Heifer in Trust, Social Protection and Graduation : Conceptual Issues and Empirical Questions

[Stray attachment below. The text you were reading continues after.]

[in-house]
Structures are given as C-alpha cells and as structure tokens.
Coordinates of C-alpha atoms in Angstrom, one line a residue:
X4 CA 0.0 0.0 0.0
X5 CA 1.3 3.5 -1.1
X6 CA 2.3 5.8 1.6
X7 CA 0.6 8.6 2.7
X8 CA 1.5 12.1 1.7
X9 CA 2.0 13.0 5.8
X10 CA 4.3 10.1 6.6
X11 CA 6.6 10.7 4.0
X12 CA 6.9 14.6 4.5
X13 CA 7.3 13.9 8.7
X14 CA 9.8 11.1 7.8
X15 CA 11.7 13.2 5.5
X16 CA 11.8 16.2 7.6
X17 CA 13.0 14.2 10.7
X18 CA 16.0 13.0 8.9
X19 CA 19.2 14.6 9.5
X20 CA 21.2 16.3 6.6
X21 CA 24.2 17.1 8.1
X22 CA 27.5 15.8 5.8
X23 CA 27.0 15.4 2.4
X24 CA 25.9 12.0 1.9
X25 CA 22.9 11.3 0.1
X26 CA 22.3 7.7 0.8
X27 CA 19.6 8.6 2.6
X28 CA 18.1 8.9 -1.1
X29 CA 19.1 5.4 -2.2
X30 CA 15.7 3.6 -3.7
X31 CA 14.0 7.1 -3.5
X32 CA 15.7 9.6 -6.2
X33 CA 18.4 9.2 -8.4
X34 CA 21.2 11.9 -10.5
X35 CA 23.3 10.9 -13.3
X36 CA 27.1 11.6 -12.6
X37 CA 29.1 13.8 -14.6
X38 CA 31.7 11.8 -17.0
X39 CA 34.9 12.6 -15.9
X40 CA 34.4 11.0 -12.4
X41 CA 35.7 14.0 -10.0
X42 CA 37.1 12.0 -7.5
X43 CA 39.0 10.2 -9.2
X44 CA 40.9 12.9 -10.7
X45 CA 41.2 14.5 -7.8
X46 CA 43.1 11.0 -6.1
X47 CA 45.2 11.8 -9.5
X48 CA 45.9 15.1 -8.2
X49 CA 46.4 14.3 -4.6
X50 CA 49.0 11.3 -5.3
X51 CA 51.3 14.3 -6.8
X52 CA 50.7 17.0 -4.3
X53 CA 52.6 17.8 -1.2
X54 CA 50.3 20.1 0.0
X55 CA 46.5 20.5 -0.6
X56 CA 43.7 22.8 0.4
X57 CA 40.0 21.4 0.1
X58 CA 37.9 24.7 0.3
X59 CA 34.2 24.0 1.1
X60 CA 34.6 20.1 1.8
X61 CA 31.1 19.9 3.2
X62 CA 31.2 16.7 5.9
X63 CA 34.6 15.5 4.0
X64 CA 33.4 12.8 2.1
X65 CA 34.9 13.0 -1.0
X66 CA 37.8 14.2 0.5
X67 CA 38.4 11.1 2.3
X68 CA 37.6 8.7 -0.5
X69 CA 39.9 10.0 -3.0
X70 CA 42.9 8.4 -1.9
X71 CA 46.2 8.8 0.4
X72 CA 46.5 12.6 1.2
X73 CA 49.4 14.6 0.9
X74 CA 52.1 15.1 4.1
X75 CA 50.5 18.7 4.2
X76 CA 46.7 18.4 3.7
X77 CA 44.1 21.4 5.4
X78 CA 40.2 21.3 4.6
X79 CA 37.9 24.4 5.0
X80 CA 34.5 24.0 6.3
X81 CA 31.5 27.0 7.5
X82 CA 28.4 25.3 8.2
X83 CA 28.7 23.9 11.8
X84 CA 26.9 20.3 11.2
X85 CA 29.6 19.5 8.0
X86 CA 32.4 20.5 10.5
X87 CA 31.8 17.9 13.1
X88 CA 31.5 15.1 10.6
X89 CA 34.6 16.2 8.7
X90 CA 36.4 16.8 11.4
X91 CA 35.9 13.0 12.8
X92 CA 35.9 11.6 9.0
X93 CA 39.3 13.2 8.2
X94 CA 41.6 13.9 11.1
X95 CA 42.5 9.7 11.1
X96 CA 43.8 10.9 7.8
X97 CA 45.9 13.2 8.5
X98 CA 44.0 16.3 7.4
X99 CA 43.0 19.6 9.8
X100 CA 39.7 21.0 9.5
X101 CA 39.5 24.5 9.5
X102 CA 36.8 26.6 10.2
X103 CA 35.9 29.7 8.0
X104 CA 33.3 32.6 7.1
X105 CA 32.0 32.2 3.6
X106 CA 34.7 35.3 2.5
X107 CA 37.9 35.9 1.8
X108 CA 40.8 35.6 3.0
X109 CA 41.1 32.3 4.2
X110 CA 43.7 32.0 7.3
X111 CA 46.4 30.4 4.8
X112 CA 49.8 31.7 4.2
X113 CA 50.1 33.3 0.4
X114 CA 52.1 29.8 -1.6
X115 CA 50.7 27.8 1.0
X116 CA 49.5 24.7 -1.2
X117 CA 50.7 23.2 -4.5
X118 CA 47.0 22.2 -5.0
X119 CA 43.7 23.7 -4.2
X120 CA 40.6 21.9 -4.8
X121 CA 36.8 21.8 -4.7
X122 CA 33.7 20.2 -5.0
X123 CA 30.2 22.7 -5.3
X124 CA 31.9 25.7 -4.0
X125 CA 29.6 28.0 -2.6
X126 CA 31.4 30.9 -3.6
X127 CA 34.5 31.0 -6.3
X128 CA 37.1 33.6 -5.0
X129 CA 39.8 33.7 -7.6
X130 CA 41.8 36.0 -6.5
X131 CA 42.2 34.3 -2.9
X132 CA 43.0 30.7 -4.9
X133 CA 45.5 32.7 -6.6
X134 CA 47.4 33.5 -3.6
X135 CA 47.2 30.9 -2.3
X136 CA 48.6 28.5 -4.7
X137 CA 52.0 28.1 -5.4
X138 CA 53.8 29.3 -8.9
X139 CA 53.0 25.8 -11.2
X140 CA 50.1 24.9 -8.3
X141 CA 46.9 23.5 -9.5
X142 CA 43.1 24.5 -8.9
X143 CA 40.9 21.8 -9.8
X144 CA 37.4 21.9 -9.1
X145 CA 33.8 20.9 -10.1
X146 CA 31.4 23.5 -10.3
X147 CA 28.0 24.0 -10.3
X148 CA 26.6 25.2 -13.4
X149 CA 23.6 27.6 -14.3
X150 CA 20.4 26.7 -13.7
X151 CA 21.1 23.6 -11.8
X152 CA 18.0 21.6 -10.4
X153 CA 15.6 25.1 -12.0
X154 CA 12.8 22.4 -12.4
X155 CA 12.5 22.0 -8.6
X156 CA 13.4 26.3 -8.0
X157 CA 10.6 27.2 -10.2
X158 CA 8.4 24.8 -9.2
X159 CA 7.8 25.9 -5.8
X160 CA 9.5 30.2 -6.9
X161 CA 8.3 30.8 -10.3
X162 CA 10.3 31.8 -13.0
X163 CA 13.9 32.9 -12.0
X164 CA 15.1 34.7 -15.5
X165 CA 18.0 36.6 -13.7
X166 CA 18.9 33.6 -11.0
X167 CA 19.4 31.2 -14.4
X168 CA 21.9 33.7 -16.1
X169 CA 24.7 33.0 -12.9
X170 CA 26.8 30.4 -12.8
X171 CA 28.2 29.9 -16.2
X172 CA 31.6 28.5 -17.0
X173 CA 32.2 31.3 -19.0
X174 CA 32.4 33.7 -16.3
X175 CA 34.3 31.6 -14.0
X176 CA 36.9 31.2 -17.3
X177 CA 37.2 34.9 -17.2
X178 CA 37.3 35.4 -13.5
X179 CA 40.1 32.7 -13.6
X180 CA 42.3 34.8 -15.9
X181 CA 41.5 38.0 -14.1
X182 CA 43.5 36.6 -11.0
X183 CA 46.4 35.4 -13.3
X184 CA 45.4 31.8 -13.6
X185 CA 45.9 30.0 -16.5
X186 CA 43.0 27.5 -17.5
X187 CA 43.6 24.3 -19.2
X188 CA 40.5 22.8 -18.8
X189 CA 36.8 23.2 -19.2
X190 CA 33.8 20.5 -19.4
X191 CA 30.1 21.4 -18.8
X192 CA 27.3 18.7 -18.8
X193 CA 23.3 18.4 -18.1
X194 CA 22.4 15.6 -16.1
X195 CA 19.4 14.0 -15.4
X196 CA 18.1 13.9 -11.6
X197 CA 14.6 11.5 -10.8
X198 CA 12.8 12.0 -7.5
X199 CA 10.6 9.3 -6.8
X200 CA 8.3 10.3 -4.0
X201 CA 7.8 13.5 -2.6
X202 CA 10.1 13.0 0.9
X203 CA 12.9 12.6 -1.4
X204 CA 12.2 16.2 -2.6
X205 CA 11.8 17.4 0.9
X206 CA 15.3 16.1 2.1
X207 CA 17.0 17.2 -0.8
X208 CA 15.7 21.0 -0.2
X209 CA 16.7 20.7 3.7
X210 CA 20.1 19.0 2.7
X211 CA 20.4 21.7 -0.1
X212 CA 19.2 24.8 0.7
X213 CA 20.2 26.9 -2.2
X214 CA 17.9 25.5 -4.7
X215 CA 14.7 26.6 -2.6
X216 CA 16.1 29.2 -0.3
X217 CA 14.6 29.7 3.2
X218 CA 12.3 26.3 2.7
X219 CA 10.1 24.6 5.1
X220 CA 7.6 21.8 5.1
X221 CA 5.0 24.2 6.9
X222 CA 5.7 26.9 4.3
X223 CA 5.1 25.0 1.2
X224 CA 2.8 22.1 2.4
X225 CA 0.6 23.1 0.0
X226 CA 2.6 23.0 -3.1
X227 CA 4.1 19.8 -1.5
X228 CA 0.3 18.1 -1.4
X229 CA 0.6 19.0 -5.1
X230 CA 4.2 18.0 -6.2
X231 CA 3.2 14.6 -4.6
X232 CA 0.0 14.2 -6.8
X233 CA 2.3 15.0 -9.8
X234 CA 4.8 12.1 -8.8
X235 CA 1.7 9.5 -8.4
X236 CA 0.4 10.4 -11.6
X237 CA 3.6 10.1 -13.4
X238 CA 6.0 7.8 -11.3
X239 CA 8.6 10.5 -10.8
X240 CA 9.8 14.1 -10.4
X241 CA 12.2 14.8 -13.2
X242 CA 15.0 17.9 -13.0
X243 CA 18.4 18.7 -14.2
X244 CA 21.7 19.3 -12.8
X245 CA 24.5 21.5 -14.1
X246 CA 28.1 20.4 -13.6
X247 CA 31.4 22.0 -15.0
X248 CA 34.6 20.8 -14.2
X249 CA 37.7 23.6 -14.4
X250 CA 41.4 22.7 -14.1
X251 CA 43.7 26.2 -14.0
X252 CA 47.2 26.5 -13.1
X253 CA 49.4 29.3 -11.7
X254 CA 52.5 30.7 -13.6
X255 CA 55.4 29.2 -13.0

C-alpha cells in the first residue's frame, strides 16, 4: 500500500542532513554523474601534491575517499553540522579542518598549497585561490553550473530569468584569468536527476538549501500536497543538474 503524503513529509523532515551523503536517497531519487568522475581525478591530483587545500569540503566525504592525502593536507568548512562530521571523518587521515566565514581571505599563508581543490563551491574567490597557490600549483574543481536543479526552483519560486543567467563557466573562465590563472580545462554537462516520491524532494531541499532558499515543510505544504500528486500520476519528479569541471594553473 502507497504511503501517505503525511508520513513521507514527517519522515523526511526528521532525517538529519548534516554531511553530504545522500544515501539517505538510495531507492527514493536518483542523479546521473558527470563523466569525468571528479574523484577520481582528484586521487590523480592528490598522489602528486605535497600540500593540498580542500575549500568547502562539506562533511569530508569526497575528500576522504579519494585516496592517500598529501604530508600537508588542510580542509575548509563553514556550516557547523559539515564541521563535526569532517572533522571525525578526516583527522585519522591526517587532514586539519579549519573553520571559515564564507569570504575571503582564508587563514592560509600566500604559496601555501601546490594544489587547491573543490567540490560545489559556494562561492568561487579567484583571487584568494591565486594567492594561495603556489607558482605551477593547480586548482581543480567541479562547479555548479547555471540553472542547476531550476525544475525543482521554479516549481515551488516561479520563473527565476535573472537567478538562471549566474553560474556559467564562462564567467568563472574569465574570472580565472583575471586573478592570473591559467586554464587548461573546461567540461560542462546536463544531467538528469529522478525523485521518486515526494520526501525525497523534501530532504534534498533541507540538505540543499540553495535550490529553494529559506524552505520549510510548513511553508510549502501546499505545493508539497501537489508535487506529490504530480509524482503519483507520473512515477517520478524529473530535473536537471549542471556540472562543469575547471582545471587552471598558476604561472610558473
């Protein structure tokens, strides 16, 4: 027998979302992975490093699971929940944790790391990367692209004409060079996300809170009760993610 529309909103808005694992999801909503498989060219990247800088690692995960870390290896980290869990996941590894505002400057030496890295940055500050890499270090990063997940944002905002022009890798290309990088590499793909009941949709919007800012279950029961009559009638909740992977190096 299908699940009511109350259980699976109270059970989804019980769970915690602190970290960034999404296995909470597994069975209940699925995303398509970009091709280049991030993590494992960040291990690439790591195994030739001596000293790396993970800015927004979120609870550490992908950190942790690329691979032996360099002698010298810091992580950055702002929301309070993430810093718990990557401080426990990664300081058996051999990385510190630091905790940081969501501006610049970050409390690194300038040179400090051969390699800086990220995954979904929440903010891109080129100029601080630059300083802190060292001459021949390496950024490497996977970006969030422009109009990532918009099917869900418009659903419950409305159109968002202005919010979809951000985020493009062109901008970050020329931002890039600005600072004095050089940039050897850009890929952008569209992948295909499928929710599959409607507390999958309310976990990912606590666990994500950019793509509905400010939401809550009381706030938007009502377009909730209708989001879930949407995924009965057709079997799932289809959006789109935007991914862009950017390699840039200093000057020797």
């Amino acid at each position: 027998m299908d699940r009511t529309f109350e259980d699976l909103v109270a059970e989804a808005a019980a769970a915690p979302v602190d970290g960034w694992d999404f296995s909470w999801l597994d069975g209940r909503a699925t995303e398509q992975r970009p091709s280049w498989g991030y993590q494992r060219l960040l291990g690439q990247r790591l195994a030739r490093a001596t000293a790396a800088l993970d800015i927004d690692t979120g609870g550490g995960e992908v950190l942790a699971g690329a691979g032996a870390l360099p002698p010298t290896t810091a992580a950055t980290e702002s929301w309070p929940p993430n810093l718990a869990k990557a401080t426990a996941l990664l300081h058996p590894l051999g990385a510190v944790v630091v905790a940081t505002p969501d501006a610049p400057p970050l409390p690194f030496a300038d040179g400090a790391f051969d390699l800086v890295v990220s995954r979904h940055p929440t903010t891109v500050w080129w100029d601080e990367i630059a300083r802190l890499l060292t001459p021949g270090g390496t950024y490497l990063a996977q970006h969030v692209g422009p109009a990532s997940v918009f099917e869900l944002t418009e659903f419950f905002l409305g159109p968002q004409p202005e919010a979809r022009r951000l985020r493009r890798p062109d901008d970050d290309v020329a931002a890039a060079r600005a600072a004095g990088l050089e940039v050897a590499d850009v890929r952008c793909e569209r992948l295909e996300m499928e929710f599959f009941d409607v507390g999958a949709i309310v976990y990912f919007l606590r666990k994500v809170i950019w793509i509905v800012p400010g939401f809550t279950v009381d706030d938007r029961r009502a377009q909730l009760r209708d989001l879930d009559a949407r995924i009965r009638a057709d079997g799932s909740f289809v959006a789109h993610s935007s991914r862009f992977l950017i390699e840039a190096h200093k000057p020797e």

The ‘heifer-in-trust’ or ‘livestock-in-kind credit’ model is being examined in this article through a social-protection lens. It seeks specifically, to engage with debates about the use of asset-based strategies to support graduation from social protection. Drawing on project experience with dairy goats in Ethiopia and dairy cattle in Tanzania, the article concludes that while the asset-ness of livestock may in principle allow them to make a unique contribution to livelihood transformation and thus graduation, the most obvious target group is least likely to be able to handle the demands and risks associated with livestock assets. In this article a well-established genre of livestock projects are examined through the lens of asset-based graduation. Specifically we ask what can be learned about social protection and graduation from the experience of projects built around the ‘heifer-in-trust’ or ‘livestock-in-kind credit’ models that specifically target poor people. What does graduation look like? Is there anything special about the ‘asset-ness’ of livestock in the context of social protection that either facilitates or constrains their contribution to graduation processes? Our focus is specifically on sub-Saharan Africa but we recognise that livestock have played critical roles in large-scale poverty-alleviation programmes in other regions, with Operation Flood in India being an obvious example.